SEPTA Talks with Unions for City, Suburban Transit Lines Stalled

While SEPTA Regional Rail trains are back to work thanks to an order by President Barack Obama, there is apparently no progress in talks between SEPTA and the union representing workers on city and suburban bus, trolley and elevated/subway lines.

Talks between Transit Workers Union Local 234 and SEPTA management are stalled over health care cost sharing. Currently, union members pay 1 percent toward health care.

A SEPTA labor relations official wrote that the union has been “bombarding the Authority with detailed requests for health care information.”

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VIDEO: Man Punched at Trolley Stop

FOX 29 News Philadelphia | WTXF-TV

Upper Darby Police say the so-called “Knockout Game” might be responsible for this video of a young man suddenly —viciously attacking a commuter as the commuter waited for a trolley.

The attack occurred last week at the Aronimink trolley stop. No arrests have yet been made.

“It could have been worse because they did hit me with glasses on, and they could have sent my glasses right into my eyes,” said the victim. “I take anxiety medicine and it was quite a setback.” (Fox 29)

The Not-Quite SEPTA Strike: What They’re Saying

That didn’t last long. As we told you this weekendPresident Obama signed an executive order Saturday that forces striking SEPTA Regional Rail engineers and electrical workers back on the job for the next 240 days while an arbitration board attempts to craft a settlement. Which means you have no excuse to miss work this morning.

Workers struck Saturday, but were back on the job Sunday, the walkout so short-lived that most effects of the strike were muted. (Unless you wanted to go somewhere on Saturday.) 

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Obama Orders SEPTA Strikers Back to Work

Following a request earlier today by Gov. Tom Corbett, President Obama signed an executive order this evening that forces striking SEPTA Regional Rail engineers and electrical workers back on the job for the next 240 days while an arbitration board attempts to craft a settlement. Rail service is set to resume for tomorrow’s regularly scheduled first runs.

UPDATE: SEPTA Regional Rail Is on Strike

UPDATE, Saturday morning: It’s official:

ORIGINAL: In the event of a SEPTA strike this weekend by regional rail operators, SEPTA has released its contingency plans. A strike by the Brotherhood of Locomotive Engineers and Trainmen (BLET) and the International Brotherhood of Electrical Workers (IBEW) could begin as early as 12:01 a.m. Saturday morning.

A strike would only cause the shutdown of regional rail train lines. There is an alternate service page to search for alternate stations on your route. Travelers headed to the airport can take the Broad Street Line to Snyder and transfer to the 37 bus, or Route 108 from 69th Street. Or, y’know, a taxi.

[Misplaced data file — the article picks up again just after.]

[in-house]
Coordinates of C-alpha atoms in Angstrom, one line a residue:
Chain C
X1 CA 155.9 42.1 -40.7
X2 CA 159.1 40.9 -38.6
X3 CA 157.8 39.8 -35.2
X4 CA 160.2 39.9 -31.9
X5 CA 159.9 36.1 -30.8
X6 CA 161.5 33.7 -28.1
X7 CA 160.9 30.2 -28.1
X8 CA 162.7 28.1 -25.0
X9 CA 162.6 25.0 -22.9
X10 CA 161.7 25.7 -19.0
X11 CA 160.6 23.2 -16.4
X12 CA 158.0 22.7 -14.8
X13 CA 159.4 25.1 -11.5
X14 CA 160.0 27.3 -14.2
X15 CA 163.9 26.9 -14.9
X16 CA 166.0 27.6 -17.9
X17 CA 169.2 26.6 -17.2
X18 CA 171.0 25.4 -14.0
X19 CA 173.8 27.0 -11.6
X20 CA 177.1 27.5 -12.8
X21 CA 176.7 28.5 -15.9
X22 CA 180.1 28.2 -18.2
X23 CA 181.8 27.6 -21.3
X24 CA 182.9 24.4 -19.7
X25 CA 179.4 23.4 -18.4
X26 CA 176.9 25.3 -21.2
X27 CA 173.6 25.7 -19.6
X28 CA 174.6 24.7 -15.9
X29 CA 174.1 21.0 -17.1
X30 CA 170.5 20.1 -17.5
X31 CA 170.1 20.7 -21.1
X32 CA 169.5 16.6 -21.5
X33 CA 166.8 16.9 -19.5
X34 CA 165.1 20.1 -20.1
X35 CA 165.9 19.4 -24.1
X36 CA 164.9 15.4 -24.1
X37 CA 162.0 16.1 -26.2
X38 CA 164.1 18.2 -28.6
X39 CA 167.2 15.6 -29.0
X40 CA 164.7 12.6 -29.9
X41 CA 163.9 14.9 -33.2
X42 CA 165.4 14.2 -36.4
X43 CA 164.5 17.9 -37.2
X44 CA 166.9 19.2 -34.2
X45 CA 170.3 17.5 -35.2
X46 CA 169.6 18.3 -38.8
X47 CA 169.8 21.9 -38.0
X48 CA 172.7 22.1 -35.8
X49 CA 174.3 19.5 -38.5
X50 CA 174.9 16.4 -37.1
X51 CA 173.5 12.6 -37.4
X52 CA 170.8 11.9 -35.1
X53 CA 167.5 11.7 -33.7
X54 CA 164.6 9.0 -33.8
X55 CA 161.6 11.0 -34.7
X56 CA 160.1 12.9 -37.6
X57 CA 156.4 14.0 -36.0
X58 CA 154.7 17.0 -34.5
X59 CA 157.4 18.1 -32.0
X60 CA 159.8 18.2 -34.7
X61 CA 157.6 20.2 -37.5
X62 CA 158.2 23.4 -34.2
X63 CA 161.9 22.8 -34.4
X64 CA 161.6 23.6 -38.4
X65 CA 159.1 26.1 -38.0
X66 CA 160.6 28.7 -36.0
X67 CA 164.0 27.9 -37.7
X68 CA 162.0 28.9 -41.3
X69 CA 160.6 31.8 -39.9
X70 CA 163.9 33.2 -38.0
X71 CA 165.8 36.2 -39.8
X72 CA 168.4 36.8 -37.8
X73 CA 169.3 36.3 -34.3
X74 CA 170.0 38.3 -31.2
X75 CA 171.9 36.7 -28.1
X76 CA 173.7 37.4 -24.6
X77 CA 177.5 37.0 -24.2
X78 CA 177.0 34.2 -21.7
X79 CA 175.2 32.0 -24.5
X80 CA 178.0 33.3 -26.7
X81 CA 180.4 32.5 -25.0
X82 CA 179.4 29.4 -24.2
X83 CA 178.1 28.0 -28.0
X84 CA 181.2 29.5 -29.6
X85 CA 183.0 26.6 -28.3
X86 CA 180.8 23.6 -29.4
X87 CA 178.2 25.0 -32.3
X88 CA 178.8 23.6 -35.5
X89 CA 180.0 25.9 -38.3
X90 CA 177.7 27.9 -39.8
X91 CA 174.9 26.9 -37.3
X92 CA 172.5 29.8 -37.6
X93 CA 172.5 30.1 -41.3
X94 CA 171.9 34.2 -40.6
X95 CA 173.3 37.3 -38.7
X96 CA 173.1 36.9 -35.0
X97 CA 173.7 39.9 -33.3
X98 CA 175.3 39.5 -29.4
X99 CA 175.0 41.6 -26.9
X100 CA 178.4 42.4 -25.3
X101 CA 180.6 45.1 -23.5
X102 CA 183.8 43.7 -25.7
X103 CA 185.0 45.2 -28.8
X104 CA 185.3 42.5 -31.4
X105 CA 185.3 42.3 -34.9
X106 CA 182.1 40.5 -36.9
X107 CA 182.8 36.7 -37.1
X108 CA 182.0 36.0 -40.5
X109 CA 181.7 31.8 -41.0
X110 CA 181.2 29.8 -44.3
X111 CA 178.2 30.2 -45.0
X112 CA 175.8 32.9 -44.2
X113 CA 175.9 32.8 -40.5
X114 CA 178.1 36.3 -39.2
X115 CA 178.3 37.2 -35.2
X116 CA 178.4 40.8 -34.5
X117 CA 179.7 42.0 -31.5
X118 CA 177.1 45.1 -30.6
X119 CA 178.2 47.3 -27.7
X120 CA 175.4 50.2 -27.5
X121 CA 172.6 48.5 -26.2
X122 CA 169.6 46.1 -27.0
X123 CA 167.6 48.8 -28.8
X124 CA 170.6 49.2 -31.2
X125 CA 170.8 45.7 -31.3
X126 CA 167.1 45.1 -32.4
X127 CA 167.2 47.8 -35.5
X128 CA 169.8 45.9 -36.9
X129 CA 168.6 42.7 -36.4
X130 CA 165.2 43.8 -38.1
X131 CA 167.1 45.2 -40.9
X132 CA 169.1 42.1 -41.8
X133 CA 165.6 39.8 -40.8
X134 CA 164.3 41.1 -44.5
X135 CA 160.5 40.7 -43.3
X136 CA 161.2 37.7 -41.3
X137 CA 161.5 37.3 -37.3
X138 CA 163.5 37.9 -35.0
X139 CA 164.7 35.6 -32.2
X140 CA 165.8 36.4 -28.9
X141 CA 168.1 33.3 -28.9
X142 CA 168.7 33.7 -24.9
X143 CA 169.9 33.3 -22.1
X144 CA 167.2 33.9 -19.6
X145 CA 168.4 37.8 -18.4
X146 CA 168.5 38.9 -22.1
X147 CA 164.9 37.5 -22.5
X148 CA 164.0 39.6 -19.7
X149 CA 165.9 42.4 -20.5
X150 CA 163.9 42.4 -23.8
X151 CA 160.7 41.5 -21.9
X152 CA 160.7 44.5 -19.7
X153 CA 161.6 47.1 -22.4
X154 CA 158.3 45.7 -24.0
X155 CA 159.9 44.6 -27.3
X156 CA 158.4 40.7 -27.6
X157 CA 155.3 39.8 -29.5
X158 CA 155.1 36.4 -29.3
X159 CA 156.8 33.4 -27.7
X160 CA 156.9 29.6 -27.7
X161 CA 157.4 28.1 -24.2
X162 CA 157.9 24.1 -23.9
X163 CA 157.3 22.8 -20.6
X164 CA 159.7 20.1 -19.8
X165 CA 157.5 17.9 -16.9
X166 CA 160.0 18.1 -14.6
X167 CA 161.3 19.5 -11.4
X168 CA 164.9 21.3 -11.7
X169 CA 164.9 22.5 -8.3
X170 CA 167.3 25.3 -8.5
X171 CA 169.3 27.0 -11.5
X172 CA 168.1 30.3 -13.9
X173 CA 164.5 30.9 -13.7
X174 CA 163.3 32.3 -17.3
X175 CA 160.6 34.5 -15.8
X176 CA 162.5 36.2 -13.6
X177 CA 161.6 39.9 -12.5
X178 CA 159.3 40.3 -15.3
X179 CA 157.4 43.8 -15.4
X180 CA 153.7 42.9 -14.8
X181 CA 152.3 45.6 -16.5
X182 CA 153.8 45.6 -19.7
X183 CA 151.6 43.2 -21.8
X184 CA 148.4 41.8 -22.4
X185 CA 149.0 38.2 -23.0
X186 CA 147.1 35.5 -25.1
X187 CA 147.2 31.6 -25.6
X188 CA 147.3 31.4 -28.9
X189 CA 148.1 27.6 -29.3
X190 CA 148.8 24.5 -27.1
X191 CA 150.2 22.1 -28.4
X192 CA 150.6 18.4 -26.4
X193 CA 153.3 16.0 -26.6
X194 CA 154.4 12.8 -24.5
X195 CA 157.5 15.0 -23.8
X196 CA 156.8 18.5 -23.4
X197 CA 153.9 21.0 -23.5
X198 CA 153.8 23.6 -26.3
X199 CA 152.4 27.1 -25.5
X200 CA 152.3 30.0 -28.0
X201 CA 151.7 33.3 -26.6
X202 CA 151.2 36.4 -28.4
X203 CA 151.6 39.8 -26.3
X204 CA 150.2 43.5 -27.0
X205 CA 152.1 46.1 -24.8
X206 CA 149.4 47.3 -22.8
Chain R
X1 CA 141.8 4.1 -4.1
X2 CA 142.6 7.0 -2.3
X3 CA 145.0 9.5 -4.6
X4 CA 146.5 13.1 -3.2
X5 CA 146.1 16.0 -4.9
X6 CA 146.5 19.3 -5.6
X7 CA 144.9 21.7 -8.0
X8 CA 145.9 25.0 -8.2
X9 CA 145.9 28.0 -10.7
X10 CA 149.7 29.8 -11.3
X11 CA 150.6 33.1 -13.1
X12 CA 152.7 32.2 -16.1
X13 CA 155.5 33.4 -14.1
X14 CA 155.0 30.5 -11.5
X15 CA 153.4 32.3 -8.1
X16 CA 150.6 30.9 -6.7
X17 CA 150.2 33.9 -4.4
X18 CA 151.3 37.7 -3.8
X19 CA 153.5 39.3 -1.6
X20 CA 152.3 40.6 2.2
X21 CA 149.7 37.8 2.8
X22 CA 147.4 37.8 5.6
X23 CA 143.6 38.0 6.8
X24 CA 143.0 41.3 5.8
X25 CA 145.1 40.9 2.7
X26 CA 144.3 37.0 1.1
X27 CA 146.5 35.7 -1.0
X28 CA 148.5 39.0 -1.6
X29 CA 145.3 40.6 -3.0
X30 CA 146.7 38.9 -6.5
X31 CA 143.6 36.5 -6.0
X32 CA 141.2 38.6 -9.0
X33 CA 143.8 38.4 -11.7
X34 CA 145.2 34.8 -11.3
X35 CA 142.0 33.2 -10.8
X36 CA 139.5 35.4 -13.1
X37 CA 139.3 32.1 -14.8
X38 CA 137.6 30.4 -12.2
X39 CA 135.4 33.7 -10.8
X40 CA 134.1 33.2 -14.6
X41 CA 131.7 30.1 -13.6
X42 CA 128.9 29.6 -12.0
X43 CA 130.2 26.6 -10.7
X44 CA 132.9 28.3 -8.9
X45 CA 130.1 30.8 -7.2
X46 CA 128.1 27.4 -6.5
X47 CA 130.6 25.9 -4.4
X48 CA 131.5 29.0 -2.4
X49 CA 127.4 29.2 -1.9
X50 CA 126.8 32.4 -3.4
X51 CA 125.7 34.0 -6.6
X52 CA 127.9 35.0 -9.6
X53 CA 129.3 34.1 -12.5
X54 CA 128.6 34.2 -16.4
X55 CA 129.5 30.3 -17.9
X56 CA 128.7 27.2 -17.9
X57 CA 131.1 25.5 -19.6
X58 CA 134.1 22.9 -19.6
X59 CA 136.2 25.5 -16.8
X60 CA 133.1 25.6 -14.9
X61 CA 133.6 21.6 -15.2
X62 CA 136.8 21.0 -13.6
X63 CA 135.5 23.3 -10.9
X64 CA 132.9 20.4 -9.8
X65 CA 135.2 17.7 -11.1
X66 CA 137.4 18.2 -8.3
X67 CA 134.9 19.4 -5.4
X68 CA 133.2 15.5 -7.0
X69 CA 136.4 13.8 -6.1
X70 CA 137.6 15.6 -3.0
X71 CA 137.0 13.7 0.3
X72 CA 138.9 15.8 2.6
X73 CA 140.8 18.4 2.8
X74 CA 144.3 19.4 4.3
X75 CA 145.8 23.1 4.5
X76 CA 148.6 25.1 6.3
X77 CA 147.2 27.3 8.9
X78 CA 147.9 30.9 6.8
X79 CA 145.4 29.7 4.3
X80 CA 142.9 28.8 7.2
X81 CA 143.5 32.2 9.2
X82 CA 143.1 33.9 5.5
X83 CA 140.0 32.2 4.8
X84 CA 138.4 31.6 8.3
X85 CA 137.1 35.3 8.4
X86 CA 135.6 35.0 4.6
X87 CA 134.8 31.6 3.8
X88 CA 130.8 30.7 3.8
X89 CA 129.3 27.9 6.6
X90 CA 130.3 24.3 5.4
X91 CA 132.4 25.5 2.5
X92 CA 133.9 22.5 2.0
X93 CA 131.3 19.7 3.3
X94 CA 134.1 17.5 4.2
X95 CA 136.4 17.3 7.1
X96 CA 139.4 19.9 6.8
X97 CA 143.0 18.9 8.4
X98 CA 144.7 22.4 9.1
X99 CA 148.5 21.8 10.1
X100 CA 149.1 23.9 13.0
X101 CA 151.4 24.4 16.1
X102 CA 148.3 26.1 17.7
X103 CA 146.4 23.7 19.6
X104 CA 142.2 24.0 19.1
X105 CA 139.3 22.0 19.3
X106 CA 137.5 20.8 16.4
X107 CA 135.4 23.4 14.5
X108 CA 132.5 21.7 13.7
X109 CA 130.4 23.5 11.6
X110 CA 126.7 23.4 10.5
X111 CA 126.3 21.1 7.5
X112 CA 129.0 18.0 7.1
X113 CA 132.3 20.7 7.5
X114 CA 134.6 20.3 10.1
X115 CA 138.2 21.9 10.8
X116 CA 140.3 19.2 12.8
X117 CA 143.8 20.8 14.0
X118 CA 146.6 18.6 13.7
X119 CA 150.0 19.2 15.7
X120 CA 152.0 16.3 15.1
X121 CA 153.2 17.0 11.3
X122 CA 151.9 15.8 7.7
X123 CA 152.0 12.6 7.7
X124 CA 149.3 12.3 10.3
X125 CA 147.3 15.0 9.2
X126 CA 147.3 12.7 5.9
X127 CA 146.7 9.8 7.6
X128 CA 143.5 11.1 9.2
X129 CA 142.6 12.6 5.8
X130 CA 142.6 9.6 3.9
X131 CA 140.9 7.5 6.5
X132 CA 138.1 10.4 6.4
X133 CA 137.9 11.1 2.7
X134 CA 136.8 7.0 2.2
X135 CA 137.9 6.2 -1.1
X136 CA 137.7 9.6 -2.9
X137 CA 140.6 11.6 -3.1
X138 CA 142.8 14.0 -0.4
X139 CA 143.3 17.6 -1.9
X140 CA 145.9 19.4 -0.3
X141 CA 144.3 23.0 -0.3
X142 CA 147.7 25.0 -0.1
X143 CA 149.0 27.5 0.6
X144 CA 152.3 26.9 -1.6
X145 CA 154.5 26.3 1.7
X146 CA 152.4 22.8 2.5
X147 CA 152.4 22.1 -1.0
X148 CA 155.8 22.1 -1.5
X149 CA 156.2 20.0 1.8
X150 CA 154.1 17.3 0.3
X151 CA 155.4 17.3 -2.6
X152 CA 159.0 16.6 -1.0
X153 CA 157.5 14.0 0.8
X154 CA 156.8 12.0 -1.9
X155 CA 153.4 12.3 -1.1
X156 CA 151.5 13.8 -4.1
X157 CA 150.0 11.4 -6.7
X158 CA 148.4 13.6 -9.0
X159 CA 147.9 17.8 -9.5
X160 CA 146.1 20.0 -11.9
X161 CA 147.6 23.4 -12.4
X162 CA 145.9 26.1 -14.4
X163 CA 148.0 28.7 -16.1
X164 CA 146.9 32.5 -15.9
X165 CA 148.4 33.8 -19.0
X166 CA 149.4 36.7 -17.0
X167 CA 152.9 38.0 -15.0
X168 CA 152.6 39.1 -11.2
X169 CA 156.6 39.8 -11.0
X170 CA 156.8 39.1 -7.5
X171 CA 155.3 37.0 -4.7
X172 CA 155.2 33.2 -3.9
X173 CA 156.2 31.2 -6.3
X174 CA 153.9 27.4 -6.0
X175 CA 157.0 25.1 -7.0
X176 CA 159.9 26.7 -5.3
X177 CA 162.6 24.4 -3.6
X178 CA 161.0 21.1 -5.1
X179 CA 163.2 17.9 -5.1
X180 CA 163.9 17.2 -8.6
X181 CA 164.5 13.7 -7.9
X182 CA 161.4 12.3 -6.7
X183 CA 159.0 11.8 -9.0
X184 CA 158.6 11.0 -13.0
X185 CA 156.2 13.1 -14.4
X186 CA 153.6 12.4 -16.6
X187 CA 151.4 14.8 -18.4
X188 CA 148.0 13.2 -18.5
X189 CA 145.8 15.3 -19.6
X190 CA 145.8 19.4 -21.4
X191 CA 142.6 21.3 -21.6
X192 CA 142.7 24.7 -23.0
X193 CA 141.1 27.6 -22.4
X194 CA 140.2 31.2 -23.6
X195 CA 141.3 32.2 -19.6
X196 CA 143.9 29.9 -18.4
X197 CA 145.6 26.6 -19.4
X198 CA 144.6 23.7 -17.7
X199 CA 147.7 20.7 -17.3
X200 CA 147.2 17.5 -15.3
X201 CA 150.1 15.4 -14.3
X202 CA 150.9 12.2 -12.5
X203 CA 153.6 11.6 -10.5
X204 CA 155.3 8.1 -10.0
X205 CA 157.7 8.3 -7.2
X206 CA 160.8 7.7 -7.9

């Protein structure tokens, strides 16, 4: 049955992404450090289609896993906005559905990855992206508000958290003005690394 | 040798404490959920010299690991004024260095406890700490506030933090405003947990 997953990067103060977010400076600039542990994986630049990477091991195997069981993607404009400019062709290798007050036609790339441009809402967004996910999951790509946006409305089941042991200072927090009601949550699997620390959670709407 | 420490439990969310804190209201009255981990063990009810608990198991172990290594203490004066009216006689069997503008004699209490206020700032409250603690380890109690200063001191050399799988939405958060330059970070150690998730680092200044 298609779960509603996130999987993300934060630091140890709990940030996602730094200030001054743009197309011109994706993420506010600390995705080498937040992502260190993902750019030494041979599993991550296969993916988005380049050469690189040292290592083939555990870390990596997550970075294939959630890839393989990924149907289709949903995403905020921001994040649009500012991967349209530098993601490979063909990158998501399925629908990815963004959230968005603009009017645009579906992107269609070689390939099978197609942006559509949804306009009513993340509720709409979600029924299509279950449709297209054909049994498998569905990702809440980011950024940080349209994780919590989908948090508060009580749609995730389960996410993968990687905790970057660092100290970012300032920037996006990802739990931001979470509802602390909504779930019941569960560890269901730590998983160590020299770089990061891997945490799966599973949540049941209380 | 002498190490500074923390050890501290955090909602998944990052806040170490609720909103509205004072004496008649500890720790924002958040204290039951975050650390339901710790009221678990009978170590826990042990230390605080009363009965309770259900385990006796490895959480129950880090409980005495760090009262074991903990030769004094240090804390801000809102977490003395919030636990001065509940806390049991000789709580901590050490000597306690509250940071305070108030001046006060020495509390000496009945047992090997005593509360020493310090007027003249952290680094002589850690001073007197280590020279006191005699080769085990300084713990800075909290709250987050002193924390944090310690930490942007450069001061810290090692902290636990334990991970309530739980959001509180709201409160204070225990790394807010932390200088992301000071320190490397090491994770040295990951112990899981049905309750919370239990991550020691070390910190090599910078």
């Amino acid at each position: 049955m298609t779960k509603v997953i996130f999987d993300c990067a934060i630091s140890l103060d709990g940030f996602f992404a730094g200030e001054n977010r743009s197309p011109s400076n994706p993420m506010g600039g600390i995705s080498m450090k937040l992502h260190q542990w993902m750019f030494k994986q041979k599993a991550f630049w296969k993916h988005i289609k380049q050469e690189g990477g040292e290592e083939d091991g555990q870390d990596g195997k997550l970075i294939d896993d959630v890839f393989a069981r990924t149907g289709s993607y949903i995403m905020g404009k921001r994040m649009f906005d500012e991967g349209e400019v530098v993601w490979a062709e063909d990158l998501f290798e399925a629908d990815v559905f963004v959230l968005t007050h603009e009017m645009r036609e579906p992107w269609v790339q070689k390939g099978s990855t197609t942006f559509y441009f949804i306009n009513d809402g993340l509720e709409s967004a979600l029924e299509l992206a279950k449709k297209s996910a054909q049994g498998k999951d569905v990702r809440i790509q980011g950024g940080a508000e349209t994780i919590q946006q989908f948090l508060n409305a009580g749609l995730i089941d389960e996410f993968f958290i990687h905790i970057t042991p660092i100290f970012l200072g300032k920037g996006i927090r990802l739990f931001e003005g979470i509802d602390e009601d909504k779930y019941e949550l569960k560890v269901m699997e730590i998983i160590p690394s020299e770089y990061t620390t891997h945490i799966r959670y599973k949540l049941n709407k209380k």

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SEPTA 50: A Prehistory of our Much Beloved/Maligned Transit Agency

This year marks SEPTA’s golden anniversary, and this month, the agency will formally celebrate a half-century of keeping Philly moving. It’s done a pretty good job of it, too — but it’s done so in a characteristically Philadelphia fashion, which is to say, with barely enough to get by.

I’ve said in this space that we have an amazing mass transit system here. What may be even more amazing, however, is that we have one at all.

Last year, the American Public Transportation Association honored SEPTA as the Outstanding Large Transit System of 2012. When I tell people SEPTA deserved that award, I usually get puzzled looks at best and “There, there” pats on the head at worst. Some of these people, however, understand when I explain that the agency won the award for keeping this sprawling network running using only duct tape and baling wire.

The good news is that with a steady, guaranteed funding stream in hand, SEPTA can finally put away the duct tape and baling wire and break out the hammers, saws and shovels in order to restore the system to good physical health. But SEPTA was actually following ancient Philly practice with the patchwork jobs.

SEPTA, you see, was created to keep metropolitan Philadelphia’s transit systems from completely falling to pieces. Established to bring the subways, commuter railroads, and bus systems back up to snuff, it spent much of the first half of its life scrambling to make sure they ran at all.

Even before its creation, SEPTA’s predecessors were doing the same thing: scrambling to make sure the buses and trains ran while not quite keeping up with the physical plant needs. It’s a Philly tradition that stretches all the way back to…

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SEPTA May Want to Provoke Strike Now

SEPTA may be trying to provoke a strike by regional rail workers now, the Inquirer reports, in an attempt to avoid a work stoppage in colder (and higher-ridership) months.

That’s the apparent logic behind the agency’s Monday moves to impose its terms on those workers, which “could prompt a strike that would halt all commuter rail service at 12:01 a.m. Saturday.”

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